A water-soluble B vitamin, niacin is used to convert carbohydrate to glucose. Research also shows it may protect against dementia, while at therapeutic doses it can reduce high cholesterol.
Super-high doses of niacin have been linked to skin flushing. 500 mg or less is considered safe, but if you’re considering a supplement for cholesterol lowering benefit, consult your doctor.
Protein-rich foods are high in niacin, so a diet containing meat and fish is unlikely to be deficient. Veggie? A varied diet containing legumes and wholegrains should ensure adequate intake.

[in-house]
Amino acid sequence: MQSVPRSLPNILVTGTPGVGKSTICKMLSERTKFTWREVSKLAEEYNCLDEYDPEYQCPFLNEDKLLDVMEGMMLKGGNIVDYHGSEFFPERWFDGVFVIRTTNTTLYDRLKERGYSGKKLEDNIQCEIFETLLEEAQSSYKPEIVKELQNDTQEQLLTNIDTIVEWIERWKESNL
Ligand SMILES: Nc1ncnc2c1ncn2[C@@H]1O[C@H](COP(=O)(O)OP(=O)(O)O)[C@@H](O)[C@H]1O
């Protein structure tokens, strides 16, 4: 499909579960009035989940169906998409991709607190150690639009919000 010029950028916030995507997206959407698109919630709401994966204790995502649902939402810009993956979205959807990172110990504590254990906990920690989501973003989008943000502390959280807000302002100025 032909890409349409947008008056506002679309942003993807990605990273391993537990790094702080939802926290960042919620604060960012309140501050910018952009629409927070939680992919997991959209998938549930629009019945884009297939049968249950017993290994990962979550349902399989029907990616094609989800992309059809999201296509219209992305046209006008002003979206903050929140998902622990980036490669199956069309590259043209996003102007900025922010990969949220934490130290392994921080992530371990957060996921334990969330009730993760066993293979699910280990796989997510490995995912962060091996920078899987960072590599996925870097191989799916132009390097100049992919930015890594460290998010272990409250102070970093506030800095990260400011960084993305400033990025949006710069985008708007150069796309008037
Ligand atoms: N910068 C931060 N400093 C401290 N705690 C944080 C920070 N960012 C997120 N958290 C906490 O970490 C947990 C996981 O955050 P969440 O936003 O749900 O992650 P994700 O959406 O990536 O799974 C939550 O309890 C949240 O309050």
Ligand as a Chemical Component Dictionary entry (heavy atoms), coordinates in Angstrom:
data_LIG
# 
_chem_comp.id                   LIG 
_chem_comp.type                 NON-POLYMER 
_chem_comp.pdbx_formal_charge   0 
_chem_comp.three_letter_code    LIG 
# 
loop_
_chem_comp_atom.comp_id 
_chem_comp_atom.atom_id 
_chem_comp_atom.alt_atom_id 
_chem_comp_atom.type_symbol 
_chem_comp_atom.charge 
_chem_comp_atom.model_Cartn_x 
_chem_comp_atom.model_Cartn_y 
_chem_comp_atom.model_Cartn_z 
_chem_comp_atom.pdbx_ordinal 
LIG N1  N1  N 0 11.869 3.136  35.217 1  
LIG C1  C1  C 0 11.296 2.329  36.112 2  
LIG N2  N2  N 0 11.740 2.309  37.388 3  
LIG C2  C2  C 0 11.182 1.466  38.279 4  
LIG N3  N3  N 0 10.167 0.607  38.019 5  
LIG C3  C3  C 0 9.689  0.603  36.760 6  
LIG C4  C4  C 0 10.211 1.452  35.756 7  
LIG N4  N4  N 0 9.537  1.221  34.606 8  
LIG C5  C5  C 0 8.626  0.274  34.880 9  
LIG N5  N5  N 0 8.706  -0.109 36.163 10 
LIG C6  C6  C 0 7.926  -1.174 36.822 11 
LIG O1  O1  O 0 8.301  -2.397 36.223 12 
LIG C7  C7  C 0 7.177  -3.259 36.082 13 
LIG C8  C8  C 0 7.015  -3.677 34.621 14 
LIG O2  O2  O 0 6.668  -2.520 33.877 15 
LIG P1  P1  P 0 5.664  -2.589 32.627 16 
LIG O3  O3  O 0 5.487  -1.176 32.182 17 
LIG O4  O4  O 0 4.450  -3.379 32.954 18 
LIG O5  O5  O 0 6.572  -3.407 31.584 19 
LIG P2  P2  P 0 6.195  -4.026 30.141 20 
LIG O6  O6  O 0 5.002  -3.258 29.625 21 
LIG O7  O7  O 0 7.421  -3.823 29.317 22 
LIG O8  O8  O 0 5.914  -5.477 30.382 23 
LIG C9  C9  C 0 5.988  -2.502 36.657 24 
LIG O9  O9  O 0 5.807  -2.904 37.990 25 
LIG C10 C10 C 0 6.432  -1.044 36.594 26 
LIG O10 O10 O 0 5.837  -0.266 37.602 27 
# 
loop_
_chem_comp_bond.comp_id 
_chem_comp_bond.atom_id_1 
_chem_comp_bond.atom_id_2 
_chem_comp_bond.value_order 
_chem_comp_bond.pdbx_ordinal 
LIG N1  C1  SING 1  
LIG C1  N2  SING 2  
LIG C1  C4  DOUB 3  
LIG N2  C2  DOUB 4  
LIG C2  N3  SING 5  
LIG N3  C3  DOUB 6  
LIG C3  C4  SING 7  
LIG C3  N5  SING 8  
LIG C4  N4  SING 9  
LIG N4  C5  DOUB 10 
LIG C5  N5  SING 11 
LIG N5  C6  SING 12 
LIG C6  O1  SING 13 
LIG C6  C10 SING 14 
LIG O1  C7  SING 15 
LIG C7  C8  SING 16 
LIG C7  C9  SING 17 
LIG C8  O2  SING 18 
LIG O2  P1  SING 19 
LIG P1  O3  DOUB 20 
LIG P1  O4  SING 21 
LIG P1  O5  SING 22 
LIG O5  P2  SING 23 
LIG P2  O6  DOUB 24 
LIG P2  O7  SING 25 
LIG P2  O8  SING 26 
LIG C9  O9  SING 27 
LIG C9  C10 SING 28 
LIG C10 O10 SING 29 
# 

Niacin rich foods
Peanut butter – Per 2 tbsp
Rich in cell- protecting vitamin E and monounsaturated fats, a regular intake of nuts can help lower the risk of heart disease. Keep it natural by opting for a sugar-free peanut butter and spread on toast for a satiating snack, or add it to smoothies for a long-lasting energy boost.
Marmite – Per 4g serving (1 teaspoon)
Love it or hate it, Marmite is a handy source of B vitamins in a concentrated form, with more than a third of the recommended intake of niacin in a single serving. It’s also one of the few plant sources of mood-boosting B12, making it a good choice for vegetarians.
Chicken – Per 100g chicken breast, cooked
Rich in high-quality protein, chicken is a good post-workout choice thanks to the amino acid leucine, essential in muscle synthesis. You’ll also benefit from immune-boosting selenium, and almost 100 per cent of the RDI of niacin. Team with antioxidant-rich spices.